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What is the probability that four whole numbers taken at

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What is the probability that four whole numbers taken at [#permalink] New post 01 Mar 2004, 11:32
What is the probability that four whole numbers taken at random and multiplied together will have 1, 3, 7 or 9 as its unit digit?

16/625
128/625
4/21
:madd
none of these
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Pls include reasoning along with all answer posts.
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 [#permalink] New post 01 Mar 2004, 12:09
Sunny,

Are you competing with me on posting the best questions?
Keep up Sunny!! :twisted:

Answer: A) 16/625.

I'll provide the steps later.

Last edited by kpadma on 01 Mar 2004, 13:44, edited 1 time in total.
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 [#permalink] New post 01 Mar 2004, 12:11
:lol: :beer
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 [#permalink] New post 03 Mar 2004, 09:49
kpadma wrote:
Sunny,

Are you competing with me on posting the best questions?
Keep up Sunny!! :twisted:

Answer: A) 16/625.

I'll provide the steps later.


kpadma,

Please provide your reasoning
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 [#permalink] New post 03 Mar 2004, 11:06
gmatblast wrote:
Please provide your reasoning


Total number of digits = 10
Numbers that yield only 1,3,7 and 9 as unit digit
when two numbers are multiplied are number that have
1,3,7, and 9 in their unit digit.

Potential candidate list = 1,3,7, and 9.
Number of potential candidates = 4

Probabilty to choose a number with a potential candidate = 4/10

Probability to choose all numbers from the potential candidate list
= (4/10)^4 = 16/625
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 [#permalink] New post 03 Mar 2004, 12:18
kpadma wrote:
gmatblast wrote:
Please provide your reasoning


Total number of digits = 10
Numbers that yield only 1,3,7 and 9 as unit digit
when two numbers are multiplied are number that have
1,3,7, and 9 in their unit digit.

Potential candidate list = 1,3,7, and 9.
Number of potential candidates = 4

Probabilty to choose a number with a potential candidate = 4/10

Probability to choose all numbers from the potential candidate list
= (4/10)^4 = 16/625


Well I think the problem talks about "whole numbers" and not about "digits"

In that sense, the probability can not be calculated. Because there are infinite whole numbers and there are infinite numbers ending 1,3,7 and 9.
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 [#permalink] New post 03 Mar 2004, 12:48
Gmatblast, Kpadma is right in his reasoning because all you need to consider is the units digit of those numbers. No matter how large those numbers are, the proportion, through an infinite set of numbers, will be the same.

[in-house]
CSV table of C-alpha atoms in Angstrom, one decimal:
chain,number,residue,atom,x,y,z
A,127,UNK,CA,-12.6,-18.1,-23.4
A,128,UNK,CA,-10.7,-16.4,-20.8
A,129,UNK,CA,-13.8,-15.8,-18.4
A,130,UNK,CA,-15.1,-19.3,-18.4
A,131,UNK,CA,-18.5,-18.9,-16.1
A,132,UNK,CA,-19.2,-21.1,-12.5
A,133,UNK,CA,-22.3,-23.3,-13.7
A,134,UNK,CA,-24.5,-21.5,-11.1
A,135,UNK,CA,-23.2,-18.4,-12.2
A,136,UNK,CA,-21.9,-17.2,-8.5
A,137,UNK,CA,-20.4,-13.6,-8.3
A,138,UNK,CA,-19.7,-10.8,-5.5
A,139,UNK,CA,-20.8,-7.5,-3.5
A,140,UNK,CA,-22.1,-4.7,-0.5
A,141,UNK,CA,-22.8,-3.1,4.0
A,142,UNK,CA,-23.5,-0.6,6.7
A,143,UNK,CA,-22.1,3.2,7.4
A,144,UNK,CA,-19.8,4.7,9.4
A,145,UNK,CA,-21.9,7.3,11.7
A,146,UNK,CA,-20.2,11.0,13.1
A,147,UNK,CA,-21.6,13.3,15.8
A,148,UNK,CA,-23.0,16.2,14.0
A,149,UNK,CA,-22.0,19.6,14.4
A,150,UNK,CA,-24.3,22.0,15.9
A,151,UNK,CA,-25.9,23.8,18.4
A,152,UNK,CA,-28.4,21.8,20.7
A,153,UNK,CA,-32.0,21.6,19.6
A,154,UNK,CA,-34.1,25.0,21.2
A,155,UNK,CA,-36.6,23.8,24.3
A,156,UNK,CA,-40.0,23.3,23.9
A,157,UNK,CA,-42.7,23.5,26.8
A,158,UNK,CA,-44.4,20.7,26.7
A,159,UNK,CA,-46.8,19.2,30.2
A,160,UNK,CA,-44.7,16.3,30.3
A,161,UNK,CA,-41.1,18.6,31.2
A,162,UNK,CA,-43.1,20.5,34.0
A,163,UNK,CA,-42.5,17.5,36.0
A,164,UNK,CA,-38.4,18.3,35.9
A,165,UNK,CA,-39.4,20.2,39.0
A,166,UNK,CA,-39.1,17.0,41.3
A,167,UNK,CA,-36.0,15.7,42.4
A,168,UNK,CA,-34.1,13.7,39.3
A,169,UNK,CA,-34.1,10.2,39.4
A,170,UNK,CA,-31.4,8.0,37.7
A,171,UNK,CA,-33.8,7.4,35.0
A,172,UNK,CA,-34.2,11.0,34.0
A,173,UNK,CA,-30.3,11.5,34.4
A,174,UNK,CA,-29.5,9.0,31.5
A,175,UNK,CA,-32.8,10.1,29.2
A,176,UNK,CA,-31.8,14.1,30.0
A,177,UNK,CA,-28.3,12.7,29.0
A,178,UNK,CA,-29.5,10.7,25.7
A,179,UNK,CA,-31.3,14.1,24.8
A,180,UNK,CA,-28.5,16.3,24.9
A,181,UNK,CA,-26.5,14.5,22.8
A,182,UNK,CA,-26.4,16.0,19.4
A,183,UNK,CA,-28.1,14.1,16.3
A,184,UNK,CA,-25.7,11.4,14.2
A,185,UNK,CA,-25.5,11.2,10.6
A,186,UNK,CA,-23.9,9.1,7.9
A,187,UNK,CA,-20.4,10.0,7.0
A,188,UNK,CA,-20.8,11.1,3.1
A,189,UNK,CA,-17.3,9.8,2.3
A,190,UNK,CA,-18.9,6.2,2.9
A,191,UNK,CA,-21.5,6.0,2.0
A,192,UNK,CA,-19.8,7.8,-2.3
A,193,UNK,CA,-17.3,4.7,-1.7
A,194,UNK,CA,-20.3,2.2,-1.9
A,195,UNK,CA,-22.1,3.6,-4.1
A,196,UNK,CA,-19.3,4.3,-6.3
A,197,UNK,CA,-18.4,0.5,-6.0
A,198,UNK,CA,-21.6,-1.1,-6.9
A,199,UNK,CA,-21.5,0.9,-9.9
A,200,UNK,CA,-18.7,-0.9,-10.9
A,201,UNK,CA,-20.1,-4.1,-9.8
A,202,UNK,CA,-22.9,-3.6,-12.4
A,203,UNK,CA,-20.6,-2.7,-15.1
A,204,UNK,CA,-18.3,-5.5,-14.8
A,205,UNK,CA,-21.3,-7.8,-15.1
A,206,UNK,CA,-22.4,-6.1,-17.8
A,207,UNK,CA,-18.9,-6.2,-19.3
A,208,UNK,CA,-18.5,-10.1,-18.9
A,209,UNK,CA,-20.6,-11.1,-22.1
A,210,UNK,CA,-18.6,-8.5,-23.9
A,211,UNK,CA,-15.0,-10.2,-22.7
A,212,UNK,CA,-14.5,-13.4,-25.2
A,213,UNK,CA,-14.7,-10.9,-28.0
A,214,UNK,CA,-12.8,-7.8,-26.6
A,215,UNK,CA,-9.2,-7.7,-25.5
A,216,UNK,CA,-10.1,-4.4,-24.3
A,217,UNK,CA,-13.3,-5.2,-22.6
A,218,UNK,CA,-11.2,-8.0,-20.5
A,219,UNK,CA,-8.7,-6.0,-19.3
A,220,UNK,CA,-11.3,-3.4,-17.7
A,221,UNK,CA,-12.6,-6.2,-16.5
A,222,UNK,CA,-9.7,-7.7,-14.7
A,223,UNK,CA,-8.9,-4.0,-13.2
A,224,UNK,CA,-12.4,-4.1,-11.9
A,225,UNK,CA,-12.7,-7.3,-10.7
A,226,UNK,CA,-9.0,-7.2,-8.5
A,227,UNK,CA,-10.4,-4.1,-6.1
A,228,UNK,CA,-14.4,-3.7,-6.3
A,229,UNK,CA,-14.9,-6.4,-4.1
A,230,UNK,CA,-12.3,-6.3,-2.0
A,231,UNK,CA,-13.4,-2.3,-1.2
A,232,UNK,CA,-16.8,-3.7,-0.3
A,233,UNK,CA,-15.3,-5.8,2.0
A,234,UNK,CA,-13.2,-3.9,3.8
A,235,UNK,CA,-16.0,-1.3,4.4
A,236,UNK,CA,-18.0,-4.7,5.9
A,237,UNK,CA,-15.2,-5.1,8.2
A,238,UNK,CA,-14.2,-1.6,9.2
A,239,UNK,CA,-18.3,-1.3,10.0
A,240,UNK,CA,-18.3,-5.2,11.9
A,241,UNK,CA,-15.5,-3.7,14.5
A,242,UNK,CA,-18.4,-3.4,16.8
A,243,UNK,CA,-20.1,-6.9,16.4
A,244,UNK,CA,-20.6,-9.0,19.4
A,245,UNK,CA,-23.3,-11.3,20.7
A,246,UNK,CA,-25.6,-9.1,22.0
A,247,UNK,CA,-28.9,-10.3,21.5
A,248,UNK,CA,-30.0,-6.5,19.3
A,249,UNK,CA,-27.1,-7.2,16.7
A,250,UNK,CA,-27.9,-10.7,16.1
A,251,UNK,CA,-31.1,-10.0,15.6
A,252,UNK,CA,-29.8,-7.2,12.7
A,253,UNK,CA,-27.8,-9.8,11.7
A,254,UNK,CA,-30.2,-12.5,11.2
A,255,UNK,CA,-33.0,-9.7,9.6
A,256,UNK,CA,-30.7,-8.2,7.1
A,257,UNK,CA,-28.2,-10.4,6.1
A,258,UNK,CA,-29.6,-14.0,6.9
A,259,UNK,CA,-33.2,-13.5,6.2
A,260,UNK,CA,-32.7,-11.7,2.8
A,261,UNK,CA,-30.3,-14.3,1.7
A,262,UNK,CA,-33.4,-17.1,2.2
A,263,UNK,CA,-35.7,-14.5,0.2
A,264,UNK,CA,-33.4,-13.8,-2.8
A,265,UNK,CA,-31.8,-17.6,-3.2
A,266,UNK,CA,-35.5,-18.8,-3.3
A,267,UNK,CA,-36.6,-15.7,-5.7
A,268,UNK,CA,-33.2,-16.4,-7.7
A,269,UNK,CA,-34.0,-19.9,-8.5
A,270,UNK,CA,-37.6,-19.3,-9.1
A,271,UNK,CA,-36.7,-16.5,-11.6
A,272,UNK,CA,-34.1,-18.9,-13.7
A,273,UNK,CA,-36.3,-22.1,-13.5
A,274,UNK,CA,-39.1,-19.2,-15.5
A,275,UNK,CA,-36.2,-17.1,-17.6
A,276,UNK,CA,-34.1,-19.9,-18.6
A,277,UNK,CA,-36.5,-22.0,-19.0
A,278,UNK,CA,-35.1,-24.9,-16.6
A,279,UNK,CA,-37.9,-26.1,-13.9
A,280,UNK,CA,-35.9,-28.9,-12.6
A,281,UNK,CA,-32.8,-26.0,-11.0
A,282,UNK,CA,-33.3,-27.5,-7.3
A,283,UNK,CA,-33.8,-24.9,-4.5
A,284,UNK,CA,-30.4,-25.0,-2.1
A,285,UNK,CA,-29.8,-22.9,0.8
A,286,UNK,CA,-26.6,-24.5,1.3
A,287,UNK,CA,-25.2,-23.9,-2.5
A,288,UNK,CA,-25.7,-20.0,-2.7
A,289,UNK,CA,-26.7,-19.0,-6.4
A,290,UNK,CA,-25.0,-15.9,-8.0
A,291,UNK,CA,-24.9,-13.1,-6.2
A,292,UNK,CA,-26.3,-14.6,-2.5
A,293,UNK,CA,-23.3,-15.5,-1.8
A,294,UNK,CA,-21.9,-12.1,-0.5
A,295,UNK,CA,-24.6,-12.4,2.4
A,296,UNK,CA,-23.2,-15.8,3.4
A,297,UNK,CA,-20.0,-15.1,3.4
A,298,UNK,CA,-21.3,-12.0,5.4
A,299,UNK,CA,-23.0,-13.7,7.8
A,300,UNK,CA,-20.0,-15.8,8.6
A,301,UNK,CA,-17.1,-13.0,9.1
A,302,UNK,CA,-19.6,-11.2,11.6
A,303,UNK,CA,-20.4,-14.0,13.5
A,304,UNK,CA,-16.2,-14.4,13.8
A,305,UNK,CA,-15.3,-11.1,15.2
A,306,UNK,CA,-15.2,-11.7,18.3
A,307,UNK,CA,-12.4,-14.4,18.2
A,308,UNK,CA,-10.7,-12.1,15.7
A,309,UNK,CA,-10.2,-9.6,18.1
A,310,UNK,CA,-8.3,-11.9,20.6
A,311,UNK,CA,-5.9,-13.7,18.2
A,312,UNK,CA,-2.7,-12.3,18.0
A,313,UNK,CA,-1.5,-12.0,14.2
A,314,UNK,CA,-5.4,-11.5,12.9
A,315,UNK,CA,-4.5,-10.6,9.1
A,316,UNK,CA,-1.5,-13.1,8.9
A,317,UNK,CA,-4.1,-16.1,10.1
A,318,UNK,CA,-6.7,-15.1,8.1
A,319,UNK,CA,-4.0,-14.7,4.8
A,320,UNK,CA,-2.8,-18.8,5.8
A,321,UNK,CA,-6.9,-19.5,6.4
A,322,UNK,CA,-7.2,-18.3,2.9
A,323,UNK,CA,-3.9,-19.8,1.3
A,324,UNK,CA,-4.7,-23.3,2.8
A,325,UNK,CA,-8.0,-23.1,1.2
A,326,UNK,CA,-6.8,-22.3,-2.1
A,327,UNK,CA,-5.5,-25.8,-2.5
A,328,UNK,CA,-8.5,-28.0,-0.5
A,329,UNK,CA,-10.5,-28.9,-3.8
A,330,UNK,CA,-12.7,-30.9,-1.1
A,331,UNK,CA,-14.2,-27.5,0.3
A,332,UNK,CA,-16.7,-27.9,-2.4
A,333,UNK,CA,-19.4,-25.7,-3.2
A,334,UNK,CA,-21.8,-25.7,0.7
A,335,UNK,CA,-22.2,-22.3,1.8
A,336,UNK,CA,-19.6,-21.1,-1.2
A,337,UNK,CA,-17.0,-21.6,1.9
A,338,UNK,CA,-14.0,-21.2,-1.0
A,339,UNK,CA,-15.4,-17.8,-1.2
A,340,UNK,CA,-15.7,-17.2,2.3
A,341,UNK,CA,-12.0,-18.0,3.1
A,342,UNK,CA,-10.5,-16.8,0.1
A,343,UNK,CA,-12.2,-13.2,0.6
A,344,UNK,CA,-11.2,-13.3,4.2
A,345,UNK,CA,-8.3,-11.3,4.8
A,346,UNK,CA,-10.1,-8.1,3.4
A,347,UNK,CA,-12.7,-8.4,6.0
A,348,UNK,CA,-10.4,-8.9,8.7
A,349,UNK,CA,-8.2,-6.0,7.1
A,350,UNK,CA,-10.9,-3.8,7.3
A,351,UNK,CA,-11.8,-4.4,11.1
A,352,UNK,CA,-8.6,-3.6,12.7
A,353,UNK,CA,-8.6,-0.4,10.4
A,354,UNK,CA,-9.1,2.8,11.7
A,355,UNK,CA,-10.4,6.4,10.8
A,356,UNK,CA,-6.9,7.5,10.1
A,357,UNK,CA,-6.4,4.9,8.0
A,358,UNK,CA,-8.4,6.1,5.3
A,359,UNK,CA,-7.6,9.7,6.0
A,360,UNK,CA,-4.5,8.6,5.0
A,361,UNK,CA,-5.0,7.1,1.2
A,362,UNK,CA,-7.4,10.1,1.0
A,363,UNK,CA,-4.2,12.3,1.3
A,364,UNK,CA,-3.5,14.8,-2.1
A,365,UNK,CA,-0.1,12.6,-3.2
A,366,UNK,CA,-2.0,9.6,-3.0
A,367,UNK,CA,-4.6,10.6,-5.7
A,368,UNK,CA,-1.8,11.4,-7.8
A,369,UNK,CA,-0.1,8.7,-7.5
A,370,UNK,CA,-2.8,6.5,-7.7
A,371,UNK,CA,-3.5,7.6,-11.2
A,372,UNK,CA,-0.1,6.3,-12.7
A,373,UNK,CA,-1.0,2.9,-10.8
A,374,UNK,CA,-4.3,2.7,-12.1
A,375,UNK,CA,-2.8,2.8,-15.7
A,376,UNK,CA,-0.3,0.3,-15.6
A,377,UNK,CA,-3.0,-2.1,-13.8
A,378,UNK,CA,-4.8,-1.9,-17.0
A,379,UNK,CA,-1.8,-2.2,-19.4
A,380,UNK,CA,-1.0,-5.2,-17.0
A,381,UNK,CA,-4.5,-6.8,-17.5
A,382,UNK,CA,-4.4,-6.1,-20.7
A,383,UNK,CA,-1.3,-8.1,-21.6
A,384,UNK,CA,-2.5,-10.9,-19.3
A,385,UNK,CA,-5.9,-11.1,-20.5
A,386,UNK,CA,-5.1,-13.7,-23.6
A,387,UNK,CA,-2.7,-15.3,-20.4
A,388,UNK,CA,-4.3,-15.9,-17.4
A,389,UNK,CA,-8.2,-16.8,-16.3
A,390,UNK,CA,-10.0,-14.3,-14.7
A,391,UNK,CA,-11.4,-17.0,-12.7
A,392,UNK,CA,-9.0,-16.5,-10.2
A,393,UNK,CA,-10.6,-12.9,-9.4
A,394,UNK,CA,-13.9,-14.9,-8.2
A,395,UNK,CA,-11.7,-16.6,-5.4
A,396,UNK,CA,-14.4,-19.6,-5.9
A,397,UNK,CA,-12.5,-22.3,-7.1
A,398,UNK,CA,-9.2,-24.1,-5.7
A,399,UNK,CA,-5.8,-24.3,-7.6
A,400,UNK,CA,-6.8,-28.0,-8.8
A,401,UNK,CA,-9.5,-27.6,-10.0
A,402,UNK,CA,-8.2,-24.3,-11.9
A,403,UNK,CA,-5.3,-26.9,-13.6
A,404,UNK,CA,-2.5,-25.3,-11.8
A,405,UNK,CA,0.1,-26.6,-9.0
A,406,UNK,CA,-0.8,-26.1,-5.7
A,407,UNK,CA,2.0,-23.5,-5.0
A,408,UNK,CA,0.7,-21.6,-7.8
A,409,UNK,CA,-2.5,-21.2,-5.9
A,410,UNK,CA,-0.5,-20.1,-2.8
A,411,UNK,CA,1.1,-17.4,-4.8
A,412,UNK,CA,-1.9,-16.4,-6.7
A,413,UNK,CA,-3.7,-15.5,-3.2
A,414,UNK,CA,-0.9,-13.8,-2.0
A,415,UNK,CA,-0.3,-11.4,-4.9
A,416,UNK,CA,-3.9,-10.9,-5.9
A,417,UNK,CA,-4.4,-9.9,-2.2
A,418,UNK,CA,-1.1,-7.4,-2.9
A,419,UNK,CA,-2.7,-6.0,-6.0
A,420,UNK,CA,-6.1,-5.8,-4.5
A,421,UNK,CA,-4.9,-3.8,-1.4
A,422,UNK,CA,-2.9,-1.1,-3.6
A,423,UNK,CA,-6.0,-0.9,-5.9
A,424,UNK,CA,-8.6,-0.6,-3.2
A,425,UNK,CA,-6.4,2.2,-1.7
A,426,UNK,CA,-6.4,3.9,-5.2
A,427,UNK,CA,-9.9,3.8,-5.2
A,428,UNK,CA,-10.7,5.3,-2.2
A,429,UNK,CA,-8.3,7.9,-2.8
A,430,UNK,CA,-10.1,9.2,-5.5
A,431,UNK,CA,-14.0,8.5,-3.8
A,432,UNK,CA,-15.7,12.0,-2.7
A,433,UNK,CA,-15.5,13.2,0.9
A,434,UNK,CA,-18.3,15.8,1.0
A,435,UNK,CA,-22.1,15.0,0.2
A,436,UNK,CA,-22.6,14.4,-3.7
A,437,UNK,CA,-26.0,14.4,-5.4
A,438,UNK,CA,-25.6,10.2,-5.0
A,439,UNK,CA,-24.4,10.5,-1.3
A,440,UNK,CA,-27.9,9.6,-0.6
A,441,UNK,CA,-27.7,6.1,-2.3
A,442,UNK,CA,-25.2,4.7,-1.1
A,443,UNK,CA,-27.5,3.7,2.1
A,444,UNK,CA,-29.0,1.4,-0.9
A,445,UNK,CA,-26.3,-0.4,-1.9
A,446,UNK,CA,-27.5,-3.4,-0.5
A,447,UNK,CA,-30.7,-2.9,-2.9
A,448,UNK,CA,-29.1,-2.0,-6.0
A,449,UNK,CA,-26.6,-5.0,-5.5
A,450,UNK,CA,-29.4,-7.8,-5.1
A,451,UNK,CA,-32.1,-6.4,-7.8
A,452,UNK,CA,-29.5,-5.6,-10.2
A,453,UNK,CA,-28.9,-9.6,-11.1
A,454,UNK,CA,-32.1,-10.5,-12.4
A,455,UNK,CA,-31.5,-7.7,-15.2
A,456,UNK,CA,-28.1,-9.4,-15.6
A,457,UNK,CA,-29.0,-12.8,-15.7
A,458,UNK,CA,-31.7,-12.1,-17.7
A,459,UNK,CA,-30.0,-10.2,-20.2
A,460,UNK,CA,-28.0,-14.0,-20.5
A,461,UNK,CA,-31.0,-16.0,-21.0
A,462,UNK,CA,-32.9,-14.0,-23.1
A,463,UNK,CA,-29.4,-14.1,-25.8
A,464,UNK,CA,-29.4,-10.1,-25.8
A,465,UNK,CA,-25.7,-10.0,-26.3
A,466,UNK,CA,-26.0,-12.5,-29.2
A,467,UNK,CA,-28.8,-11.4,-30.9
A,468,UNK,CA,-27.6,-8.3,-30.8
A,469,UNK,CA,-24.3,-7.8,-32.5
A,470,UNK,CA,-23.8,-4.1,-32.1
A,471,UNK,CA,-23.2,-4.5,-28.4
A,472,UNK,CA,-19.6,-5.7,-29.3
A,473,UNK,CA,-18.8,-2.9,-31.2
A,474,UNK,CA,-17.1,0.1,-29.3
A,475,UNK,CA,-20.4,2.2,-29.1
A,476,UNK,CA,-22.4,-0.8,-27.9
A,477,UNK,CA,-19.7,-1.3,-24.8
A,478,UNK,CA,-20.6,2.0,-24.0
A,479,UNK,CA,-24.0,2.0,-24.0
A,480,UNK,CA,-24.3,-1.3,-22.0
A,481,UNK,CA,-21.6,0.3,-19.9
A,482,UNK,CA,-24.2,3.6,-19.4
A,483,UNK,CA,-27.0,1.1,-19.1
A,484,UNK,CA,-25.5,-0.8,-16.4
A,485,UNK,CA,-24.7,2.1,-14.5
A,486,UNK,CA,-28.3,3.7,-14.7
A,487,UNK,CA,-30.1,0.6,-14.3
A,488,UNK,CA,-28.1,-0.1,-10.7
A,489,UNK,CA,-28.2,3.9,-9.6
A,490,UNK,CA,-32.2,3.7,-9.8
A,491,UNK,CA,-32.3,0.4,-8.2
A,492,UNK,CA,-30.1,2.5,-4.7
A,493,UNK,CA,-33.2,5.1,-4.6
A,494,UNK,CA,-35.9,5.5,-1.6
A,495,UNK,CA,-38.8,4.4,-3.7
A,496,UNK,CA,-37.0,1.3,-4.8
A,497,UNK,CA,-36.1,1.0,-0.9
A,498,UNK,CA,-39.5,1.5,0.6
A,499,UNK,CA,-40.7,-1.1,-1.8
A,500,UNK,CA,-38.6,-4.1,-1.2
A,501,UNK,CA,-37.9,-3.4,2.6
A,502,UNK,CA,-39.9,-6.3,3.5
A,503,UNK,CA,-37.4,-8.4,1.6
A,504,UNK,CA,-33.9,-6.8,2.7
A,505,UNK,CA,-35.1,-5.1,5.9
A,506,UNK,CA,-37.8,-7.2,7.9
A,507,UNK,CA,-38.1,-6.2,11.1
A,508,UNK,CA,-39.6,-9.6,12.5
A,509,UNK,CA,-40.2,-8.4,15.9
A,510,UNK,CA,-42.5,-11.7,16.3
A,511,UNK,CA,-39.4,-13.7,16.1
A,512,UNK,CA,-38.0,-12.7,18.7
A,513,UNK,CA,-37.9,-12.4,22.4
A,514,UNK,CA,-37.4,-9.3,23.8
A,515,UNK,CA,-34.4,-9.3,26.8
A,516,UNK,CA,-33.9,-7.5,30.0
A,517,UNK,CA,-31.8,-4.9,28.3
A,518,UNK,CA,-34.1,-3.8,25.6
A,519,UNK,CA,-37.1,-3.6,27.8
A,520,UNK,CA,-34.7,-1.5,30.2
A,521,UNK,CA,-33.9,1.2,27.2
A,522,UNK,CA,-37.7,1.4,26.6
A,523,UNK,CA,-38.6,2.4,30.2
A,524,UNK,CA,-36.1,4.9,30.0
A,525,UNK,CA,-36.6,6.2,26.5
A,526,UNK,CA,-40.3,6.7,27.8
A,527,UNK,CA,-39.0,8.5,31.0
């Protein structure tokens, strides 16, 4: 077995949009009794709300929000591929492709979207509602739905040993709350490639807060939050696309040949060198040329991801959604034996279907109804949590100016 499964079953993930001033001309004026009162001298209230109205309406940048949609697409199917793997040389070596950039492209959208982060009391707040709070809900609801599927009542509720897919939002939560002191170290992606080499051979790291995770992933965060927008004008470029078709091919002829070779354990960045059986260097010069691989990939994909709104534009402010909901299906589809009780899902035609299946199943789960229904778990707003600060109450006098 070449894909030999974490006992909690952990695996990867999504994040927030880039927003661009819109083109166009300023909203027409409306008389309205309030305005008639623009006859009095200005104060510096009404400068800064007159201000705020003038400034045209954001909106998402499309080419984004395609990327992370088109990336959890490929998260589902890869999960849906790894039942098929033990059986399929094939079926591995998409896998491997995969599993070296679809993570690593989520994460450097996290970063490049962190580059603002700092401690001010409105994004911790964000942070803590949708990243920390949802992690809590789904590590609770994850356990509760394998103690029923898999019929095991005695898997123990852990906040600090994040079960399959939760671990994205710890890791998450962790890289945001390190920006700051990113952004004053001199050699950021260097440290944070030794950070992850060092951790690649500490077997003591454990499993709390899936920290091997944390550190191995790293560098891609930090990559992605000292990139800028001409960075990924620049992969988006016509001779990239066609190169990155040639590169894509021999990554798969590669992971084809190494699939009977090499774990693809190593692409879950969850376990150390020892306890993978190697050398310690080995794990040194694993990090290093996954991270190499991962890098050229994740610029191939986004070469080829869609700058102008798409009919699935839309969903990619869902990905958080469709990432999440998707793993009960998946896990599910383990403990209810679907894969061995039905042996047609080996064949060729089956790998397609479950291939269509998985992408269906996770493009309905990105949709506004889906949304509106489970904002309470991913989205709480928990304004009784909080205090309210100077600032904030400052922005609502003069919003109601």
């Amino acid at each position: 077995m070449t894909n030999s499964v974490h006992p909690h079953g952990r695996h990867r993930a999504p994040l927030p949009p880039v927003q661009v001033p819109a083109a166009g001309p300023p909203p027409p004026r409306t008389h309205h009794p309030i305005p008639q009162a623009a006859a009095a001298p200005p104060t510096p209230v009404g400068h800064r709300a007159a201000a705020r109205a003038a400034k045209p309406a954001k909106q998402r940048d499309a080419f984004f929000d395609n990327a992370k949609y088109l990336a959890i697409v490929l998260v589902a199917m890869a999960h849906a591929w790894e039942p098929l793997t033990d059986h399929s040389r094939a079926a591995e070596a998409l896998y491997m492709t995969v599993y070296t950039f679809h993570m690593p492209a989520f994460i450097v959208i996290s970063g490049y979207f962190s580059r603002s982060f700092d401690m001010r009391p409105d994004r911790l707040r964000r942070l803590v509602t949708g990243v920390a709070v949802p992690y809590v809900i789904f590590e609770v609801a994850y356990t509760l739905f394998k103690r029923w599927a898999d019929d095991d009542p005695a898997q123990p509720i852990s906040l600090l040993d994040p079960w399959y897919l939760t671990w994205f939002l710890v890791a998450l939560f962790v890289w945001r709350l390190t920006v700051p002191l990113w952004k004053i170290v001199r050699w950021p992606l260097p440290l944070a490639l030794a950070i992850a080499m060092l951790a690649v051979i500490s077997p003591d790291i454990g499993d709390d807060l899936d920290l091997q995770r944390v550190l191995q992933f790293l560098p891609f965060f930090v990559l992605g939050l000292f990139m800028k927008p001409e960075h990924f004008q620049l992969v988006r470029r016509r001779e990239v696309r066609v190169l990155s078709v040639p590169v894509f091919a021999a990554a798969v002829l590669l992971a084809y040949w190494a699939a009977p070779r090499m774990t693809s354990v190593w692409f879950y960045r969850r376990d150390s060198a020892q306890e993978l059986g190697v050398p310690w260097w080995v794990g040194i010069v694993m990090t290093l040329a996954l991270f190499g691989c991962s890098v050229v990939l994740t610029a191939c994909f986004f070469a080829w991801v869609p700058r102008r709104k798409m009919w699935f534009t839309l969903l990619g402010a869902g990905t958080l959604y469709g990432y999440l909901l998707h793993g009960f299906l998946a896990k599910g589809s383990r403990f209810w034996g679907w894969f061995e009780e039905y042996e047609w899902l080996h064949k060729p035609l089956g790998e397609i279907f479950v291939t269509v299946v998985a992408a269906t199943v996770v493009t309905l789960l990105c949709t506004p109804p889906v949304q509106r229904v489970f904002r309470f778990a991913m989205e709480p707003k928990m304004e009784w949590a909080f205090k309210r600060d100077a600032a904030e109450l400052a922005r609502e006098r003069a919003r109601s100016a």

What I am not certain about is when Kpadma says: "Numbers that yield only 1,3,7 and 9 as unit digit
when two numbers are multiplied are number that have
1,3,7, and 9 in their unit digit."

The original question mentions about four numbers being multiplied together,...
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 [#permalink] New post 03 Mar 2004, 13:57
Paul,

Yeah. I agree now.

Here is how I thought about this problem (considering that it is whole numbers and not digits)

Now the probability = Number of ways in which 4 numbers are selected from the set of numbers that meet our criteria / Number of ways to select 4 numbers from all the possible numbers

For numerator, we have infinite possibilities from which to select 4 numbers (inf C 4)

But I think the key is to understand that there are 4 numbers with 1,3,7,9 in first 10 numbers. Similarly there are 40 numbers with 1,3,7,9 as unit digits in first 100 numbers. and so on...


Quote:
What I am not certain about is when Kpadma says: "Numbers that yield only 1,3,7 and 9 as unit digit
when two numbers are multiplied are number that have
1,3,7, and 9 in their unit digit."


I think what kpadma meant was if you take any four numbers with unit digit = 1,3,7, 9, the product of all the 4 numbers will always have 1,3,7,9 as unit digit. So that is OK. If any of the 4 numbers have a unit digit other that 1,3,7 or 9, the product will also have unit digit other than 1,3,7 or 9
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 [#permalink] New post 03 Mar 2004, 14:19
Agree Gmatblast. So all 4 numbers HAVE to have either 1/3/7/9 as units digit in order to yield a number which is either 1/3/7/9 as units digit.

This is due to the fact that all the above numbers, when put to any exponent, will always give you either 1/3/7 or 9 as unit digit

1^2=1 3^2=3 7^2=9 9^2=1
1^3=1 3^3=9 7^3=3 9^3=9
1^4=1 3^3=7 7^4=1 9^4=1
...and so on

Thus, the answer would be (4/10)^4 = 16/625 because the numbers can be selected with replacement
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  [#permalink] 03 Mar 2004, 14:19
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